Life threatening situation? Always call 112

Case description  

by Lucia van Vliet and Yvonne Jansen – general practitioner and triage nurse Regional Commission of Inquiry into incidents and calamities

A 61-year-old man calls the post office on a Sunday morning with the complaint that he has been suffering from a burning sensation in his chest for a day. The Friday before, he had also made an appointment with his own doctor, but had not shown up because the symptoms were diminishing. The triage nurse ends up with a U2 and consults with the directing physician, after which Omeprazole is prescribed. The patient falls asleep later on the couch. When his wife tried to wake him up for dinner, she found him cold and blue. The lady called 112 but when the ambulance arrived, the paramedic found that the gentleman had been deceased for some time.

Lessons from the case
Chest pain is and remains a very difficult complaint to assess. We all know the classic symptoms of ACS (Acute Coronary Syndrome): oppressive chest pain, radiation, nausea, clammy. However, much more often we see people with chest pain, not so much pressure, no radiation and no vegetative symptoms. Then you can’t rely solely on the complaint, but you need other factors to estimate the chance of an ACS.

The run-up
Patient had made an appointment with the GP the day before, but had not come because the pain had disappeared. Keep in mind that this may have been a run-up with unstable AP. The history of the own GP also included the diagnosis of stomach complaints. As a triage nurse, it can be a pitfall to rely on past diagnoses.

What else can we learn from this case?

The presentation of complaints can be very broad and vague. Therefore, pay sufficient attention to the run-up, severity, prevalence of CVD and whether there are findings that actively support an alternative diagnosis.

  1. The severity of the pain: patient has not slept. So it’s a lot of pain. Is this more appropriate for heart problems or dyspepsia?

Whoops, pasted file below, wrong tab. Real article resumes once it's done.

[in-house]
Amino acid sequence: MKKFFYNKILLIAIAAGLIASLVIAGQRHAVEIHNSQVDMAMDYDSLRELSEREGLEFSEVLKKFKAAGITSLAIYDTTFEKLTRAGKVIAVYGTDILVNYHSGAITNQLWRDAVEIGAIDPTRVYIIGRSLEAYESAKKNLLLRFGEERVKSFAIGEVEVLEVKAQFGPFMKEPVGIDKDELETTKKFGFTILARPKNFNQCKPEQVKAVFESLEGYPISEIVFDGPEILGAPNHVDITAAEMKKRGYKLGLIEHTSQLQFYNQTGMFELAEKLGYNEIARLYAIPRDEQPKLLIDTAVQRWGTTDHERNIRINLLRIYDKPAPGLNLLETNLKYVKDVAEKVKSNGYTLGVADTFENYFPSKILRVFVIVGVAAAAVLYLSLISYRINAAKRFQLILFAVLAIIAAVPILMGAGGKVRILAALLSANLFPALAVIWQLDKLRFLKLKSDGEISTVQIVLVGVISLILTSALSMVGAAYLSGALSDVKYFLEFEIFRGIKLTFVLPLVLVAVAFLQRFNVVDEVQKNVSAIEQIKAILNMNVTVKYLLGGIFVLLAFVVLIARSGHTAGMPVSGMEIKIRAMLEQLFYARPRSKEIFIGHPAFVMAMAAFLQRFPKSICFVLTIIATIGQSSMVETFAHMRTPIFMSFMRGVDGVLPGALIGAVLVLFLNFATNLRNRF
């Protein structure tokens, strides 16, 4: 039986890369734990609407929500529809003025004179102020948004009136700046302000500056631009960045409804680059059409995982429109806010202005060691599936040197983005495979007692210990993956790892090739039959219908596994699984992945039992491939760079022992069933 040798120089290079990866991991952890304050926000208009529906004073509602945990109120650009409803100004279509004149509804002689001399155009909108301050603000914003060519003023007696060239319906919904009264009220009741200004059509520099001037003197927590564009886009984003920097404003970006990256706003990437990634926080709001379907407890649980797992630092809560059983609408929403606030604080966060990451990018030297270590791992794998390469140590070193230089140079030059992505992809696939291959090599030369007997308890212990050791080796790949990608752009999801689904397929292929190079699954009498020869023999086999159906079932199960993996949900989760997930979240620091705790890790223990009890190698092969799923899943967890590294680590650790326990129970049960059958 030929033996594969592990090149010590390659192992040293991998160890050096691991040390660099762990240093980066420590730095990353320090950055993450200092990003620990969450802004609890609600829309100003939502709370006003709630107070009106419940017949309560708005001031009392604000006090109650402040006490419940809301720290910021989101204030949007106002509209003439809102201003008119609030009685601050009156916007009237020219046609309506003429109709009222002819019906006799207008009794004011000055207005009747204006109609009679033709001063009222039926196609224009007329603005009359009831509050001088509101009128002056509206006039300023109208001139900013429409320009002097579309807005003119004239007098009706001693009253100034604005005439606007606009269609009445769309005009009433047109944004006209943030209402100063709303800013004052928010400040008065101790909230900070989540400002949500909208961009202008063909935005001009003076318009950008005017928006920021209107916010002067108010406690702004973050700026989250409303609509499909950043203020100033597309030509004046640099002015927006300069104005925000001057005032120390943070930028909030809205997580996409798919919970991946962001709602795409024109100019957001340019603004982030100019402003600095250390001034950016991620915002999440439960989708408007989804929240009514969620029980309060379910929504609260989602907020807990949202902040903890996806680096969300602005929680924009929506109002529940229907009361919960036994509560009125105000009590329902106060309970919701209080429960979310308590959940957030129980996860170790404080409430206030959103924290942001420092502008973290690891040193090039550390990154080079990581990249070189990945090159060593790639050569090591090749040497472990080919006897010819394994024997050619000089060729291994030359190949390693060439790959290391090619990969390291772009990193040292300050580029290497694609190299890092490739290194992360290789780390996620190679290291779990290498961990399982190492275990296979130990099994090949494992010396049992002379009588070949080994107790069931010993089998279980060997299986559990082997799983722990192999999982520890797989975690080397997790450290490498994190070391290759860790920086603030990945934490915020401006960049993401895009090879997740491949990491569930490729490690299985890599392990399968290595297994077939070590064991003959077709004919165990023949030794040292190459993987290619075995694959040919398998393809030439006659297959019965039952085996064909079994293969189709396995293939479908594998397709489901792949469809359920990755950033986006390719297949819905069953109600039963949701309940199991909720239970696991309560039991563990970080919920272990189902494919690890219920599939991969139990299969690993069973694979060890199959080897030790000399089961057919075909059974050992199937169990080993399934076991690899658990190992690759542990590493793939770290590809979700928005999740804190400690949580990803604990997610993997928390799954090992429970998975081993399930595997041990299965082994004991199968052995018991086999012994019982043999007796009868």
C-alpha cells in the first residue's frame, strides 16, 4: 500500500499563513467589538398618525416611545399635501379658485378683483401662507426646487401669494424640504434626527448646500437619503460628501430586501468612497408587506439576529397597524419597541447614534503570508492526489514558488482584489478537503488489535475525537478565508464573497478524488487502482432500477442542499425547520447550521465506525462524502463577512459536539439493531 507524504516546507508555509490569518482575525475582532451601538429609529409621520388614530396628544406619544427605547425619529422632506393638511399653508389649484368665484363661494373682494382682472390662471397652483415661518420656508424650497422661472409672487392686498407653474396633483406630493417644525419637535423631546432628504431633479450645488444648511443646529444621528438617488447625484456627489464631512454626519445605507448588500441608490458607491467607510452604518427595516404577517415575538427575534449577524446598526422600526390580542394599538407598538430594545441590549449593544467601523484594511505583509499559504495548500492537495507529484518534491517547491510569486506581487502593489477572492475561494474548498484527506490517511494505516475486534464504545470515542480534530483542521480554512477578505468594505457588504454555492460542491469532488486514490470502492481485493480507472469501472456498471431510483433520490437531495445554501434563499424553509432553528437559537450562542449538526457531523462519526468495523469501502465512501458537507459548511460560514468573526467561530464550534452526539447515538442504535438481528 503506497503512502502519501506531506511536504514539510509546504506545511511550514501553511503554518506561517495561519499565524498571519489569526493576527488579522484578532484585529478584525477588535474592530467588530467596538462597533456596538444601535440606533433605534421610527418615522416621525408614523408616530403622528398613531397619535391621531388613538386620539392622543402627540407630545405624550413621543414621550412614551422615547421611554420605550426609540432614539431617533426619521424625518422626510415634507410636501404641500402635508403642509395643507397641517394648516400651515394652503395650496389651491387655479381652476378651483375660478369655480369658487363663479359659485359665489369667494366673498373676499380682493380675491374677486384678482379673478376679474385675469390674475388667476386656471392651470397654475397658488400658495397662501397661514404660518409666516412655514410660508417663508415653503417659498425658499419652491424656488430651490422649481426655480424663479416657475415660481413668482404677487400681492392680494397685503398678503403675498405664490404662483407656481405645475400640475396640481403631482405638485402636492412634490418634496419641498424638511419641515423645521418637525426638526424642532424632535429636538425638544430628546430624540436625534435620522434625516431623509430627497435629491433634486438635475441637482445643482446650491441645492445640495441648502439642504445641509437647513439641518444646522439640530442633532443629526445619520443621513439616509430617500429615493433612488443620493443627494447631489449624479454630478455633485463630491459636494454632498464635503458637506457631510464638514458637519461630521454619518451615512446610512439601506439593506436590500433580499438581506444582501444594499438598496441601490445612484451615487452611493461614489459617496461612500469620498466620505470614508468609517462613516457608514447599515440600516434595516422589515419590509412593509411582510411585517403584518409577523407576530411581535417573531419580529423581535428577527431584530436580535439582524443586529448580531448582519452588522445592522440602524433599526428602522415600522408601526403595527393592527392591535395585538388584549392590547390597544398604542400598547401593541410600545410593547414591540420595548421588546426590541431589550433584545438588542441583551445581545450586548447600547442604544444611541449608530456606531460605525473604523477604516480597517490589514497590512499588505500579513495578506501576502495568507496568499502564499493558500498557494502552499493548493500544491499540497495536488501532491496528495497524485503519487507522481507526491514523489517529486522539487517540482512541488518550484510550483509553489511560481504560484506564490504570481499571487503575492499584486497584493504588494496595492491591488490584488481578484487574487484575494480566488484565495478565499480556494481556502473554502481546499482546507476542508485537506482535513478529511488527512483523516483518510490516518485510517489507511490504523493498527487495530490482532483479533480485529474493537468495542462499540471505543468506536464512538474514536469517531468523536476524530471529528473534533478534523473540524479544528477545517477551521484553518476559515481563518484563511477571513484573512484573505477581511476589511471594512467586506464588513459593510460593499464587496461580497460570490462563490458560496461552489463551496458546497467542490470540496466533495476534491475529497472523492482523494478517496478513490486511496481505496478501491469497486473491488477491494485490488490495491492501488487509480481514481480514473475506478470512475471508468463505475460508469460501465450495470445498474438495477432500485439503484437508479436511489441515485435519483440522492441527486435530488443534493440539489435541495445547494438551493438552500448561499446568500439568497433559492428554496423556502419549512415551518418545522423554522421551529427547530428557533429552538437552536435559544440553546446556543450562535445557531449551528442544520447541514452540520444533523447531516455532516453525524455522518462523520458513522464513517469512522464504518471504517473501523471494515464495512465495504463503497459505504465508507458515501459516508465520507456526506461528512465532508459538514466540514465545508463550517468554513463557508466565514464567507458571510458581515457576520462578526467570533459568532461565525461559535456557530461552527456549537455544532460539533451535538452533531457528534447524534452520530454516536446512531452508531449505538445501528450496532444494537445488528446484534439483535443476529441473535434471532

2. Because of not sleeping, the patient probably sat upright: stomach problems would be reduced. Was patient known to have stomach upset?
  3. Patient’s age (in this case 62 yrs): there is a high prevalence for CVD.
  4. He describes the pain as burning. Some types of pain (stabbing pain, pain localized to a limited area, local pressure pain, pain attached to breathing, and postural pain) make an ACS less likely. However, burning pain is not mentioned in this list. Burning pain does not rule out an ACS.
  5. Don’t be fooled by a laconic, easily reassured patient. Listen to your gut feeling. If you feel that the story is unclear or does not fit into the whole, consult with the doctor and have the patient assessed.
    In addition to the classic symptoms, Thuisarts.nl also mentions that sometimes there is no pain in or on the chest but, for example, only pain in the arms, neck, jaw or back.
    – Complaints that occur more often, but not exclusively, in women, people with diabetes and older people:
    0 Shortness of breath;
    0 rapid breathing;
    0 extreme fatigue;
    0 dizziness;
    0 indefinable sensation in the chest.

NTS Usage
After triage the complaint, the triage nurse arrives at a U2 – after all, the patient had complaints from POB. After an investigation by the Committee of Inquiry into the sensitivity of the NTS, it has become clear that it is correctly adjusted. If in doubt about the urgency, always discuss this with the directing doctor. It should be clear in the question what urgency you end up with and why you want to scale it down or up. Never scale down more than 1 urgency! It is important that you never make a diagnosis yourself on the phone, so listen without judgment and with an open mind. The judgement is up to the GP.

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